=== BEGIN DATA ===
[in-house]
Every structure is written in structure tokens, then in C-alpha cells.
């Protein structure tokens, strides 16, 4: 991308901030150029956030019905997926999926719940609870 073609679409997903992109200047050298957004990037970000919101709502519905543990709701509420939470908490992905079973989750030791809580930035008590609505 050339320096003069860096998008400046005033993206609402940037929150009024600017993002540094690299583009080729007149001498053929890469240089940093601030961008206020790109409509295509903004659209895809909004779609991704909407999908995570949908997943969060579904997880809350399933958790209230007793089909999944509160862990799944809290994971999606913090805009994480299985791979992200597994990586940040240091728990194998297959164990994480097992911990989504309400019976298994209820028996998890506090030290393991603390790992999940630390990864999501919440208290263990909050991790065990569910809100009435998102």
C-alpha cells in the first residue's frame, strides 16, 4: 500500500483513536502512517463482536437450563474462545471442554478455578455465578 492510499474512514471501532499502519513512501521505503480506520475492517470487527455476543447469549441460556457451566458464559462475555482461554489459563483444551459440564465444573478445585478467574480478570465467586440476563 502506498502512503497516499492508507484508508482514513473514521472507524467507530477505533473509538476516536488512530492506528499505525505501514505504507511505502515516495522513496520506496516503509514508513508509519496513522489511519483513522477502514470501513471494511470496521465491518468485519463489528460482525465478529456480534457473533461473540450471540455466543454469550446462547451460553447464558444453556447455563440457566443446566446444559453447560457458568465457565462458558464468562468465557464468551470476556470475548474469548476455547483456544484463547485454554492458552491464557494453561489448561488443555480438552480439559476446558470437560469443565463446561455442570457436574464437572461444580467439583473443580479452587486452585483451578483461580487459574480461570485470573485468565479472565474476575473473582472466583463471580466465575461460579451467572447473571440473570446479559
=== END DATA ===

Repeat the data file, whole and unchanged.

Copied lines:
[in-house]
Every structure is written in structure tokens, then in C-alpha cells.
């Protein structure tokens, strides 16, 4: 991308901030150029956030019905997926999926719940609870 073609679409997903992109200047050298957004990037970000919101709502519905543990709701509420939470908490992905079973989750030791809580930035008590609505 050339320096003069860096998008400046005033993206609402940037929150009024600017993002540094690299583009080729007149001498053929890469240089940093601030961008206020790109409509295509903004659209895809909004779609991704909407999908995570949908997943969060579904997880809350399933958790209230007793089909999944509160862990799944809290994971999606913090805009994480299985791979992200597994990586940040240091728990194998297959164990994480097992911990989504309400019976298994209820028996998890506090030290393991603390790992999940630390990864999501919440208290263990909050991790065990569910809100009435998102």
C-alpha cells in the first residue's frame, strides 16, 4: 500500500483513536502512517463482536437450563474462545471442554478455578455465578 492510499474512514471501532499502519513512501521505503480506520475492517470487527455476543447469549441460556457451566458464559462475555482461554489459563483444551459440564465444573478445585478467574480478570465467586440476563 502506498502512503497516499492508507484508508482514513473514521472507524467507530477505533473509538476516536488512530492506528499505525505501514505504507511505502515516495522513496520506496516503509514508513508509519496513522489511519483513522477502514470501513471494511470496521465491518468485519463489528460482525465478529456480534457473533461473540450471540455466543454469550446462547451460553447464558444453556447455563440457566443446566446444559453447560457458568465457565462458558464468562468465557464468551470476556470475548474469548476455547483456544484463547485454554492458552491464557494453561489448561488443555480438552480439559476446558470437560469443565463446561455442570457436574464437572461444580467439583473443580479452587486452585483451578483461580487459574480461570485470573485468565479472565474476575473473582472466583463471580466465575461460579451467572447473571440473570446479559